Florence Kluckhohn and Fred Strodtbeck (1961) introduced the concept of space orientation which dealt with private-mixed-public space in a society. They were influential in identifying core elements of culture more generally, which they considered arose from responses and, ultimately, solutions to eternal and universal problems faced by all societies.
Brief summaries of their work can be found in a number of cross-cultural management books, including Tayeb (2003). E hill (2002) examines their model in greater detail and takes a perspective grounded in the discipline of psychology. Kluckhohn and Strodtbeck put forward six value orientations based on how societies typically dealt with the following core issues: relationship with nature; attitudes to time; views of human nature; activity; relationships between people; and space.
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Kluckhohn and Strodtbeck’s model was formulated as a result of research conducted among five cultural groups including Navaho Native American Indians, Mexican-Americans and members of the Church of Jesus Christ of Latter-day Saints (Mormons), all of whom were at that time to be found in the south-west of the USA. The six generic problem areas set out above are of such a profound nature that they are faced by all social groups and consequently form the basis for a group’s values. Nonetheless, it should be recognized that the sixth problem – how to relate to space – was not fully incorporated into their findings (French, 2008).
Gupta, (2007) concluded that the solutions to these problems could be conceptualized within a range of possible choices. For example, the problem of how to relate to time ultimately comes down to a choice of past, present or future orientation So The problem of how to relate to others is resolved according to either a preference for hierarchical relations, by which people will tend to defer to those they perceive to be in authority, or collateral relation in which the emphasis is on consensus among people who are seen as largely equal- although there is finally a third alternative: an individualistic orientation in which the emphasis is on individuals who make decisions independently of others.
The dimension relating to how we regard nature is worthy of particular consideration at this time. Where groups respond to problems of nature by exercising mastery, they go beyond both being submissive in the face of natural and/or supernatural forces and merely existing in harmony with the forces of nature, to attempting to exert control over nature (Triandis, 1994). The attempt to conquer space resulting in the moon landings achieved by US astronauts has often been cited as an example of the assertive attitude to nature displayed in American culture. The sharp angles of the Bank of China building in Hong Kong were contrastingly said to have violated principles of feng shui, and there have been documented fears that the building’s shape will attract ill fortune, thus providing an illustration of the need for harmony with nature expressed in Chinese culture.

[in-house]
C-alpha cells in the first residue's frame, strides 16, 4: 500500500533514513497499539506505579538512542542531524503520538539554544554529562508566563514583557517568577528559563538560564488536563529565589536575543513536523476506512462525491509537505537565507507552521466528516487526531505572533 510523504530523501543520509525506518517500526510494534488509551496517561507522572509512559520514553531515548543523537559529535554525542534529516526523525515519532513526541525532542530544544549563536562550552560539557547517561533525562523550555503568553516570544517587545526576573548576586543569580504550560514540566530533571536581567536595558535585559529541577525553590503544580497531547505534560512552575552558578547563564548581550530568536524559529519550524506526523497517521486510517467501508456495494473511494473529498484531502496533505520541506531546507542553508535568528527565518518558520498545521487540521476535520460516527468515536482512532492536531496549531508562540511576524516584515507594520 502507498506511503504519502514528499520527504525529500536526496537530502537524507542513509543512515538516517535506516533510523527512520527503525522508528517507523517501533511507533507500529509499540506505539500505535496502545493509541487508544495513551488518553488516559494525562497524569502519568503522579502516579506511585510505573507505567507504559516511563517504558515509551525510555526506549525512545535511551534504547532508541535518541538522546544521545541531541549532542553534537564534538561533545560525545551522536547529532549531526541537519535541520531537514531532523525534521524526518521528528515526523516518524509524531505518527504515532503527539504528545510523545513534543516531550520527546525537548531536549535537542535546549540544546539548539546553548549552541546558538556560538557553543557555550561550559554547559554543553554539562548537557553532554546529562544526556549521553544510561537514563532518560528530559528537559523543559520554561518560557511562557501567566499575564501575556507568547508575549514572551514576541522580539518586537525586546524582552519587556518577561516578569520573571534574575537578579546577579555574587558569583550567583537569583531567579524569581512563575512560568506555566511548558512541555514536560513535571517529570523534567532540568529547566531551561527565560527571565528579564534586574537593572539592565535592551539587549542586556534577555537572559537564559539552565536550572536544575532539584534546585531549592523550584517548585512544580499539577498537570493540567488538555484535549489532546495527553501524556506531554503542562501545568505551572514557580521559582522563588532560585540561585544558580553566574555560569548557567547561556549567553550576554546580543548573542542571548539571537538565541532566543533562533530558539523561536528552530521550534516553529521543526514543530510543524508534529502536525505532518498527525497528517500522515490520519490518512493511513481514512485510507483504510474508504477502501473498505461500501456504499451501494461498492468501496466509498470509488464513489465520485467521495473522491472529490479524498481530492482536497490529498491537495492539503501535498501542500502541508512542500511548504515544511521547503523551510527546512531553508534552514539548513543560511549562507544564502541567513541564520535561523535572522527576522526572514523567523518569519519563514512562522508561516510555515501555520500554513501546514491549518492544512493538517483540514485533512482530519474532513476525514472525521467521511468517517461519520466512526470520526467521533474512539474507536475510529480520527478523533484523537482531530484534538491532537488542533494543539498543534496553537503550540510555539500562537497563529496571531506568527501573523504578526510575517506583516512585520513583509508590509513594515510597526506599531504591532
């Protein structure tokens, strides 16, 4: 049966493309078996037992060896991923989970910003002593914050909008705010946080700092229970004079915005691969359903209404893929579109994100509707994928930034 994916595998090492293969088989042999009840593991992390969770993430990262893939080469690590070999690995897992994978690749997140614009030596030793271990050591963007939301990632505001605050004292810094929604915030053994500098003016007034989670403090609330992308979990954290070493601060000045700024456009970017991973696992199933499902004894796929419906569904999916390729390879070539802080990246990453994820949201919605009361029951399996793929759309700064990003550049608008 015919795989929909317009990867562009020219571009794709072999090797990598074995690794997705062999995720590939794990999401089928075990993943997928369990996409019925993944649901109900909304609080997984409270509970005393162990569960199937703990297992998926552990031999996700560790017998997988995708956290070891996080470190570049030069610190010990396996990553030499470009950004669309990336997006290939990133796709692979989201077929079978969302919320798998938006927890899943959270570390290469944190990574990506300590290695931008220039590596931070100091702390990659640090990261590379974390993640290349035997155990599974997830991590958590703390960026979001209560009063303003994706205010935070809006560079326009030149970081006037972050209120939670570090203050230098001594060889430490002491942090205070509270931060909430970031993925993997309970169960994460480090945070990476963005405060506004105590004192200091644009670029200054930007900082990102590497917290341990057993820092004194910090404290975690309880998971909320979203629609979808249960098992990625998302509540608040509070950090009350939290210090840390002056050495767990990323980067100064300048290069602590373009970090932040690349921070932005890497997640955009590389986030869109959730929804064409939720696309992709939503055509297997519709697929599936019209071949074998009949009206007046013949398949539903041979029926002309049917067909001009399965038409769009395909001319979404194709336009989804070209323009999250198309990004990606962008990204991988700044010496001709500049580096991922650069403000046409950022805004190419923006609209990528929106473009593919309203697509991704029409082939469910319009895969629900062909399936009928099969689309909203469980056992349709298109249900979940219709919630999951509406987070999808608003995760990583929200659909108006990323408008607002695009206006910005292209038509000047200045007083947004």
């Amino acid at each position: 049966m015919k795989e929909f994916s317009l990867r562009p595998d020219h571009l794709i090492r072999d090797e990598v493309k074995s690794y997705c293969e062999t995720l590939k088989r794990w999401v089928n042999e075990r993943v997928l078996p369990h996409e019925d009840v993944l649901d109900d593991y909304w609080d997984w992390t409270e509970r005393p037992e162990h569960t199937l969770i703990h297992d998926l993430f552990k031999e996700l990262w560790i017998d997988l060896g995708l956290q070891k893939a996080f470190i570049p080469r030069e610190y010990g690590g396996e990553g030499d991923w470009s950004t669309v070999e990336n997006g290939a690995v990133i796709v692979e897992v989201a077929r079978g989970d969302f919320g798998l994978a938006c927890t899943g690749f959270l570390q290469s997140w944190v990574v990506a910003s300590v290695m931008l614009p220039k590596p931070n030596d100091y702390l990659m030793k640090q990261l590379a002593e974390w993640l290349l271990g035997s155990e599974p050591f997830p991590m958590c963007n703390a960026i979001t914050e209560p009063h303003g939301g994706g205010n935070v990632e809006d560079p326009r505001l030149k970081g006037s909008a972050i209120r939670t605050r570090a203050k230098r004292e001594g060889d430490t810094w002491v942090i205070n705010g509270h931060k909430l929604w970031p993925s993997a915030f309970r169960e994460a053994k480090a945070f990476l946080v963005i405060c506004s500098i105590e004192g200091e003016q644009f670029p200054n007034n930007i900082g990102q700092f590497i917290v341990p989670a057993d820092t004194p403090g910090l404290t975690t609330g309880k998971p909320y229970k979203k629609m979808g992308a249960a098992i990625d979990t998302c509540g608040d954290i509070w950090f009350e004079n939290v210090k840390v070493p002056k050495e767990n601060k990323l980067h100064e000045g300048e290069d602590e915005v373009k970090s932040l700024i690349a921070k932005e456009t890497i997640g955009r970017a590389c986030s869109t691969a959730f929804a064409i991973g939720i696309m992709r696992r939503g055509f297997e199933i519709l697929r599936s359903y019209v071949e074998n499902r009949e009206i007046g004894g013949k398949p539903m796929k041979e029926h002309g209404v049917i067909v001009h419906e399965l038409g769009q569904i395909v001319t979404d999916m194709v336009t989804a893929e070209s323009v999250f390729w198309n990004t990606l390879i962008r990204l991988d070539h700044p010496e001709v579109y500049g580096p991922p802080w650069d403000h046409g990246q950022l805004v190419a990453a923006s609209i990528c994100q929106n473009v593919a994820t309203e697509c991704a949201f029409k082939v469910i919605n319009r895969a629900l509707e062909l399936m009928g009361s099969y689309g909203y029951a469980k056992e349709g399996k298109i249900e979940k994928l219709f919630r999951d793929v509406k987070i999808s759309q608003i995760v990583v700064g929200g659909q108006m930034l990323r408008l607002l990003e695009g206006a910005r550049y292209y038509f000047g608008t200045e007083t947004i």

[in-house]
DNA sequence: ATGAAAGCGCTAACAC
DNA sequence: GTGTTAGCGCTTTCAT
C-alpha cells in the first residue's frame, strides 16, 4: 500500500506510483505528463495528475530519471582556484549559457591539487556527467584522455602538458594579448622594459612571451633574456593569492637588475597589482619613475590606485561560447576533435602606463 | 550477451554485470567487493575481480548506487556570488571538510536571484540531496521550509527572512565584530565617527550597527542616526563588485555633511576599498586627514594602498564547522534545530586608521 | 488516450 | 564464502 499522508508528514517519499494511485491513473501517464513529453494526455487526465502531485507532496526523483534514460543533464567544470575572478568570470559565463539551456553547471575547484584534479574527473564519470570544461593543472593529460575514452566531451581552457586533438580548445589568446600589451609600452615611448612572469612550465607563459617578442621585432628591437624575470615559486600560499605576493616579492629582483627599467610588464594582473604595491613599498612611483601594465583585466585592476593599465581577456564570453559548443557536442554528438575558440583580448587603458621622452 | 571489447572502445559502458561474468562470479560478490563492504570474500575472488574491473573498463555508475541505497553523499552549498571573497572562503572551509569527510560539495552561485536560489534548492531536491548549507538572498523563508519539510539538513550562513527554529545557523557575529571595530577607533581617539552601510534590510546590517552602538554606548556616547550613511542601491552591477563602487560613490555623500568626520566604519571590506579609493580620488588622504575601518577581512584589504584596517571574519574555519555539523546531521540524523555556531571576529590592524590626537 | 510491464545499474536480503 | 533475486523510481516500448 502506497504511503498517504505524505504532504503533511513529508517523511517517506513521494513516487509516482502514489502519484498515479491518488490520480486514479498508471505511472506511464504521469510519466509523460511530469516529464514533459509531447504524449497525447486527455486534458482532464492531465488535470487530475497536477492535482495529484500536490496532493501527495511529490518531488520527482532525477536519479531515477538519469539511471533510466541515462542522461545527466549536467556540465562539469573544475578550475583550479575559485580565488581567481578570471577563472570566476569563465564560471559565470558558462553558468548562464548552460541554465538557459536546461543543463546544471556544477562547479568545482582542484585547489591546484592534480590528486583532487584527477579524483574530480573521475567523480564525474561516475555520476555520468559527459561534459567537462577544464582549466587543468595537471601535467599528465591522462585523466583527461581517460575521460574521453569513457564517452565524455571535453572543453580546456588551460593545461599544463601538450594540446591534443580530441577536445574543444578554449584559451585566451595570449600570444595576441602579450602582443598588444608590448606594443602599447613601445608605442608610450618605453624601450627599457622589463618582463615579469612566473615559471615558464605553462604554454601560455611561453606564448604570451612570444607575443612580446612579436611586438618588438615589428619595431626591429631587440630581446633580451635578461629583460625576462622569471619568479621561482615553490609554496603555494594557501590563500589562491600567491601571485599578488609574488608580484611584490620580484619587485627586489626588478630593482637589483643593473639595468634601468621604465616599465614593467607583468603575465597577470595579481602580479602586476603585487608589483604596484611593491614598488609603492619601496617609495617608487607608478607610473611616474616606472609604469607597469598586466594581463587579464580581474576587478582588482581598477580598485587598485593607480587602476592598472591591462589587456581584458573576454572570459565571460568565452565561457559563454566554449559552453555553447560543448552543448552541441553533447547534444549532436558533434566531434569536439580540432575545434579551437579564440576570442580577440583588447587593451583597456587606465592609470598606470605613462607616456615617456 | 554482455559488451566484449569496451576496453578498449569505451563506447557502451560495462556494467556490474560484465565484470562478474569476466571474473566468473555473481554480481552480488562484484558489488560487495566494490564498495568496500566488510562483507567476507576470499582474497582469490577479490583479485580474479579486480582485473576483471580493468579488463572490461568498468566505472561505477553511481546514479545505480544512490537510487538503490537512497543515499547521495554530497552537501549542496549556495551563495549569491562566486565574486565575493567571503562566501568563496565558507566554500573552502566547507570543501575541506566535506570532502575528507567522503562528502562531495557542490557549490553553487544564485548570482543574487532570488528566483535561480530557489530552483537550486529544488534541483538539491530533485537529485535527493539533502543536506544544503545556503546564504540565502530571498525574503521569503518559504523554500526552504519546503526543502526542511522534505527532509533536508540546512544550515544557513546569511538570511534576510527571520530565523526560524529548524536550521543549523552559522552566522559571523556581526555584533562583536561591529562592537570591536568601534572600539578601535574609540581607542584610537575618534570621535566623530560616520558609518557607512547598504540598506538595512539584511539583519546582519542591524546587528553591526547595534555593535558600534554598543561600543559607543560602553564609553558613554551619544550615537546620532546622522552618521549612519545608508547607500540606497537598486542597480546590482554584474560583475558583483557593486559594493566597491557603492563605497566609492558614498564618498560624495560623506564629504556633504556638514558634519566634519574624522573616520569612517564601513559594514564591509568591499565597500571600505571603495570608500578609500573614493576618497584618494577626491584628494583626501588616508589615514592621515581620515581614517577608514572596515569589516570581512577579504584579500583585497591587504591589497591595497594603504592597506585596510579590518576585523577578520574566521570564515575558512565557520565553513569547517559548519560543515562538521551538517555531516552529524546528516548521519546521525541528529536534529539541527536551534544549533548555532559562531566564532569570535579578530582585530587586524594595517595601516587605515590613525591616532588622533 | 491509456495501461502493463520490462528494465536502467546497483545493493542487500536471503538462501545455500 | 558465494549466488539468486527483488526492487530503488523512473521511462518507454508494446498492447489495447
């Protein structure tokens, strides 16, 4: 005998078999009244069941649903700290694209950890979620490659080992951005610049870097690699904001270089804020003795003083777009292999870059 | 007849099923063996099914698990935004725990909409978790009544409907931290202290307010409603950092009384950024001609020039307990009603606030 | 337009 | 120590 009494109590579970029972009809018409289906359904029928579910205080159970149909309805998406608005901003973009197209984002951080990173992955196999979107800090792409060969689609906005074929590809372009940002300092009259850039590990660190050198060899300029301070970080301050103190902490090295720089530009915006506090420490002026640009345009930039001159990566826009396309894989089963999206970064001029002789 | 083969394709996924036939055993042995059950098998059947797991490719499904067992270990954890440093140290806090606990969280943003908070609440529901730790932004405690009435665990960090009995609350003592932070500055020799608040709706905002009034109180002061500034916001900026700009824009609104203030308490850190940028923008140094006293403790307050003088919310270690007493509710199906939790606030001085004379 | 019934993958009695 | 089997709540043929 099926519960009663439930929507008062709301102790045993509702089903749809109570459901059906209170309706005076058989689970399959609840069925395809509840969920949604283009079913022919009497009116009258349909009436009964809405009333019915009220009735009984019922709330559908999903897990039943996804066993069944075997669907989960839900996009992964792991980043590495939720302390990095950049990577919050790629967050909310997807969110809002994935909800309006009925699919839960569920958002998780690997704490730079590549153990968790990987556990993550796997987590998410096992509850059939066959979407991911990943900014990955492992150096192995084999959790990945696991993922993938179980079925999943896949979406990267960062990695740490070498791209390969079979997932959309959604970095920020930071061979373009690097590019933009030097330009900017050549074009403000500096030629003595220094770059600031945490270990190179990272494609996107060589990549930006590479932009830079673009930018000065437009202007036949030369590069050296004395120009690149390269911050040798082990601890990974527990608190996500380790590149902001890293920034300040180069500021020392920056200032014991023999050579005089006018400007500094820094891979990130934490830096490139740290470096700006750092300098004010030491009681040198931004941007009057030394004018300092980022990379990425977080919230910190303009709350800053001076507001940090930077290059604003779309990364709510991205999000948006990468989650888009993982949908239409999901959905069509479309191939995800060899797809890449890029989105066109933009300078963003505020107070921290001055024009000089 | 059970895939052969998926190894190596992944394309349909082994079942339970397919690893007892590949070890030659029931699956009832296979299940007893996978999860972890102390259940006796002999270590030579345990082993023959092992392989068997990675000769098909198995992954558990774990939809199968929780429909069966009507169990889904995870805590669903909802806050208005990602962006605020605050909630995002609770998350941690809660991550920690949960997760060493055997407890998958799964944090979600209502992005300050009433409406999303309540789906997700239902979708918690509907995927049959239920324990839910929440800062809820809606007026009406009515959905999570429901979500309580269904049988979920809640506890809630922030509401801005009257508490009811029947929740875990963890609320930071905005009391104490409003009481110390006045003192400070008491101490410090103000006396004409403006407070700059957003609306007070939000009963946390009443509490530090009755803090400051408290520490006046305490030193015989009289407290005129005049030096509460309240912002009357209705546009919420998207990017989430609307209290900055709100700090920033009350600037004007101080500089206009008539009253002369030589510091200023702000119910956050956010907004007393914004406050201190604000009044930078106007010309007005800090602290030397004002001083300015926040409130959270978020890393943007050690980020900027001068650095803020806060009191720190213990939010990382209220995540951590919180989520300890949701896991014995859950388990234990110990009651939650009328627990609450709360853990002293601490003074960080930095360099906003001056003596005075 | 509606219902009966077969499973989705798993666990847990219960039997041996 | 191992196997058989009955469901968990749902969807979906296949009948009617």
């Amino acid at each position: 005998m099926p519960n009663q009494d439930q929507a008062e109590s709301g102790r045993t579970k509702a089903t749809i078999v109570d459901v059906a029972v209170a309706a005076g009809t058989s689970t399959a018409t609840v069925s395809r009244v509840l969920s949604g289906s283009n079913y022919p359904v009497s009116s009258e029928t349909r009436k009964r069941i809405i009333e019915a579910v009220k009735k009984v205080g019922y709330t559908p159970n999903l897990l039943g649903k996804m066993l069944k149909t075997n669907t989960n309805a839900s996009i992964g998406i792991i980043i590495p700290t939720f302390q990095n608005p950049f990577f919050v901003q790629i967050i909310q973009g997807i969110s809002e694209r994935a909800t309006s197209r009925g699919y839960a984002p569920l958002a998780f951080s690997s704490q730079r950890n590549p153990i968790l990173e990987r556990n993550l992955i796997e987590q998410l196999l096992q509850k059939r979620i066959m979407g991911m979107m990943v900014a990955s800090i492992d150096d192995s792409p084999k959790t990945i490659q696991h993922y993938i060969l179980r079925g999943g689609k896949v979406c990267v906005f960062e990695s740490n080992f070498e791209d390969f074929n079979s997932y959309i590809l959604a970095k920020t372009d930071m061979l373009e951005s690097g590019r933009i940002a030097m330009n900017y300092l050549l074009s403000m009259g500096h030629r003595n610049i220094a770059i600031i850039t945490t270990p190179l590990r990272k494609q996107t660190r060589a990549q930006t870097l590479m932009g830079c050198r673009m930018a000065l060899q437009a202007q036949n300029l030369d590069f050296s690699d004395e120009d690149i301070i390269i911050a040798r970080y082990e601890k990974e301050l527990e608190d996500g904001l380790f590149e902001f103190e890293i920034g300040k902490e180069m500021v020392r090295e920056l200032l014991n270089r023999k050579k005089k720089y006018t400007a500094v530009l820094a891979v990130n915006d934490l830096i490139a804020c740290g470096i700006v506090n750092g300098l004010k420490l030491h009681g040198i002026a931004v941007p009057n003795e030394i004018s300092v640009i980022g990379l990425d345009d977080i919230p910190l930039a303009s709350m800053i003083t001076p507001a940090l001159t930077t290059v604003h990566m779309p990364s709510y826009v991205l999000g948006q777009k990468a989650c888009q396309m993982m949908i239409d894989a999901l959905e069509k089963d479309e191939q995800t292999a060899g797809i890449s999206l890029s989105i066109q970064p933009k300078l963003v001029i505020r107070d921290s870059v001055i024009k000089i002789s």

However, this dimension can also be related to sub-groups within a single society – as was Kluckhohn and Strodtbeck’s original intention. If Kluckhohn and Strodtbeck’s work continues to find echoes in contemporary world events, their legacy is more in the specific area of cross-cultural organizational studies. In a recent historical review Fink et al (2005) state that ‘The fundamental approach of Kluckhohn and Strodtbeck provided the basic principles for all further research in the area of cross-cultural research aiming at quantitative measures of cultural values. Since the effective research was, limited by scope and scale, further research based on Kluckhohn/Strodtbeck offers variation by sample, context and the set of values/dimensions used to describe cultures.’ Put another way, their work can be seen as the building-blocks on which contemporary models of cross-cultural differences at work have been constructed. No overview of cross-cultural aspects of business can be complete without a thorough appreciation of their ground breaking work.